Comparative analysis is an important methodological tool in the social sciences, via media between qualitative and the quantitative research designs. It extends classical qualitative analysis through a systematic method of comparing cases and complements quantitative data analyses through a novel approach involving a mathematical algorithm that employs Boolean algebra. When it is difficult to apply statistics due to a very small number of cases, comparative analysis can still uncover important causal patterns. Unlike regression-based techniques that rely on symmetric correlations, qualitative comparative analysis presents an alternative way to analyze social science data using set theory, by comparing all possible pairs of cases to determine which causal conditions are redundant (not associated with the outcome of interest) and which configurations of surviving causal conditions are minimally sufficient for the outcome. This methodology allows researchers to identify causal relevance from even a small number of cases, combining Boolean algebra with philosophical concepts such as sufficiency and necessity, as well as counterfactual analysis. Specific to Boolean algebra and qualitative comparative analysis is a feature called equifinality, identifying multiple causal paths that lead to the same outcome.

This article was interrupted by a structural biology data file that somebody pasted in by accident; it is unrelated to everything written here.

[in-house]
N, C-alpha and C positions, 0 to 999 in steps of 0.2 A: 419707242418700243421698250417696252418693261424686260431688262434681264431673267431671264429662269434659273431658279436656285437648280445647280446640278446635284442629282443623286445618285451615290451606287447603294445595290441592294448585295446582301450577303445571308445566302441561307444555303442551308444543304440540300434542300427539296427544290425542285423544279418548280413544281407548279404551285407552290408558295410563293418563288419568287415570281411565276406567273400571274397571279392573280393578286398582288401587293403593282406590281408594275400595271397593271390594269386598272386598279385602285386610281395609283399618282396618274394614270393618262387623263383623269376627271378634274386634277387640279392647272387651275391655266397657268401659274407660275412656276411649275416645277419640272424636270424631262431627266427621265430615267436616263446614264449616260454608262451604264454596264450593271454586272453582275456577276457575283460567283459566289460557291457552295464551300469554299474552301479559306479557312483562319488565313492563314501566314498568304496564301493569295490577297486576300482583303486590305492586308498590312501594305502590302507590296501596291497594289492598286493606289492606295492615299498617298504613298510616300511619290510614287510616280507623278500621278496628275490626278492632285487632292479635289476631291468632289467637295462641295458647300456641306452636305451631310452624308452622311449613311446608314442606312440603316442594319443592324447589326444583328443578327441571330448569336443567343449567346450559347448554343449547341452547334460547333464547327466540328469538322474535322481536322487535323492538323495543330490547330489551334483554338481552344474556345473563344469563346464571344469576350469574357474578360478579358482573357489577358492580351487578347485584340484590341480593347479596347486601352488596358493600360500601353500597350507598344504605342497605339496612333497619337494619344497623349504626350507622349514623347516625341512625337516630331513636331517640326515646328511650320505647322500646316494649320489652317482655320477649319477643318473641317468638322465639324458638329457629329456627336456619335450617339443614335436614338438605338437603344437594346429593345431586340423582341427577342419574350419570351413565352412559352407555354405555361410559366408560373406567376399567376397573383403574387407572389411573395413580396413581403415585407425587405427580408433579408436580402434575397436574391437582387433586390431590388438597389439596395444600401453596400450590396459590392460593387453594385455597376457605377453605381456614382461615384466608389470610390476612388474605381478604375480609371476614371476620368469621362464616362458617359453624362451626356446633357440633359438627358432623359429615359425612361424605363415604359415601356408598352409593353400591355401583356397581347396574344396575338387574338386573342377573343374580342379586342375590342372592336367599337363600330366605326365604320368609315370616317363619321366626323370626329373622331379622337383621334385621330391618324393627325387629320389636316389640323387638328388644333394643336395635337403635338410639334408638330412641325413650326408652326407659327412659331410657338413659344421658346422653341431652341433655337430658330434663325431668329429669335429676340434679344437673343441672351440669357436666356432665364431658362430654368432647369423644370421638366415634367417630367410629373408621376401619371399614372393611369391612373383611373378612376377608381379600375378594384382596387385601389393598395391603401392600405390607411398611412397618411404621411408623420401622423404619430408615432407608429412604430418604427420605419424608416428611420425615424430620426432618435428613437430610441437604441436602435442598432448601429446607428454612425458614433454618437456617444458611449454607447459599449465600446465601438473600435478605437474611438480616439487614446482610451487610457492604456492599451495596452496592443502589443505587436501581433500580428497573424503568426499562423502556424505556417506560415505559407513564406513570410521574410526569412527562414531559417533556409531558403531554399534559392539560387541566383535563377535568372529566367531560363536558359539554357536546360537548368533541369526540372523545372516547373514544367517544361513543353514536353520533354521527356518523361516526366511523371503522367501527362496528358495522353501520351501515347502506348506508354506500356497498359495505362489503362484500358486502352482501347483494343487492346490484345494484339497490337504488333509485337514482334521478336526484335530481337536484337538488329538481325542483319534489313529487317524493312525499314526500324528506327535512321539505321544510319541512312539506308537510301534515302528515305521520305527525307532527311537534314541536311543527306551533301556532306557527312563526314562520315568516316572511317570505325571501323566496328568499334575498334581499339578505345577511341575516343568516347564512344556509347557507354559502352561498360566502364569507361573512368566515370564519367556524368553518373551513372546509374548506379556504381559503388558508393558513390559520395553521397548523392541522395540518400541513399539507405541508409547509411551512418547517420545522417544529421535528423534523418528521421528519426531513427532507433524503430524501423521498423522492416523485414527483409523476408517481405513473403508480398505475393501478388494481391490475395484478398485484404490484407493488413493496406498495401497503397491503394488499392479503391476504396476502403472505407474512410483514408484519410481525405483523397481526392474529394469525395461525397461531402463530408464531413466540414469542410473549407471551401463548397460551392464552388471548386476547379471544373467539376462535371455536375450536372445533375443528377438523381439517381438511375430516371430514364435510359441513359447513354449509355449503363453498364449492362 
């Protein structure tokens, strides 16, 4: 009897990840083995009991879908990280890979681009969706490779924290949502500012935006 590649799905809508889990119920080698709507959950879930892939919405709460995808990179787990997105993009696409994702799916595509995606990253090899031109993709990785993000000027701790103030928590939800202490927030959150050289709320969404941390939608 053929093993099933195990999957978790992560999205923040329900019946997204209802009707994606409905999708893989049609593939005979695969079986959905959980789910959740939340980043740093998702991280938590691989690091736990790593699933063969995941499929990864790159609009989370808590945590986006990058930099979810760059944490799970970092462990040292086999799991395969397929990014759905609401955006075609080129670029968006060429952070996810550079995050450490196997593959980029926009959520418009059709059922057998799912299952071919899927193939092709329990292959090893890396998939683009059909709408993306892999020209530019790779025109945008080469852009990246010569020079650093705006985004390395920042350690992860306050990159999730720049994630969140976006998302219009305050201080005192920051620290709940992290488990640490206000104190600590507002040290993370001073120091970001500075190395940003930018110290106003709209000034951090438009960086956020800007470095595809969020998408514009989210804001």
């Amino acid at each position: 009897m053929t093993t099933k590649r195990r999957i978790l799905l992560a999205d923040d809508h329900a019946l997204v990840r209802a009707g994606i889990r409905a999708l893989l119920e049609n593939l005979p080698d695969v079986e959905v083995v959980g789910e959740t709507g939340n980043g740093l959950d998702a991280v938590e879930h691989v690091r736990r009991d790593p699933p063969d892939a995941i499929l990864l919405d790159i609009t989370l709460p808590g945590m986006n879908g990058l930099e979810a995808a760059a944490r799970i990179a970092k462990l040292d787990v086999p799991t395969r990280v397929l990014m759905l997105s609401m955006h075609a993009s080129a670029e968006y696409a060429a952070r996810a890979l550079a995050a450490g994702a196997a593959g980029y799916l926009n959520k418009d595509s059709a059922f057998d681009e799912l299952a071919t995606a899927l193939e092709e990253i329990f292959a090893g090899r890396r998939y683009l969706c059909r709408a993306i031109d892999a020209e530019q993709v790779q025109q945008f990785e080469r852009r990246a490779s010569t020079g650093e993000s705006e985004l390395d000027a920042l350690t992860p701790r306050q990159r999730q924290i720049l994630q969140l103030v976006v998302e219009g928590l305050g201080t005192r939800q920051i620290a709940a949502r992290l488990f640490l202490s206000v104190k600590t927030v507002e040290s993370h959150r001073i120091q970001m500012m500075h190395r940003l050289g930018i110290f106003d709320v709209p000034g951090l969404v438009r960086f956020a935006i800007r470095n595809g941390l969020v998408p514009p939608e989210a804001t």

By: Adrian Dușa | Edited by: Paul Atkinson, Sara Delamont, Alexandru Cernat, Joseph W. Sakshaug & Richard A. Williams Published: 2020 | Length: 10 | DOI: http://dx.doi.org/10.4135/9781526421036889598 |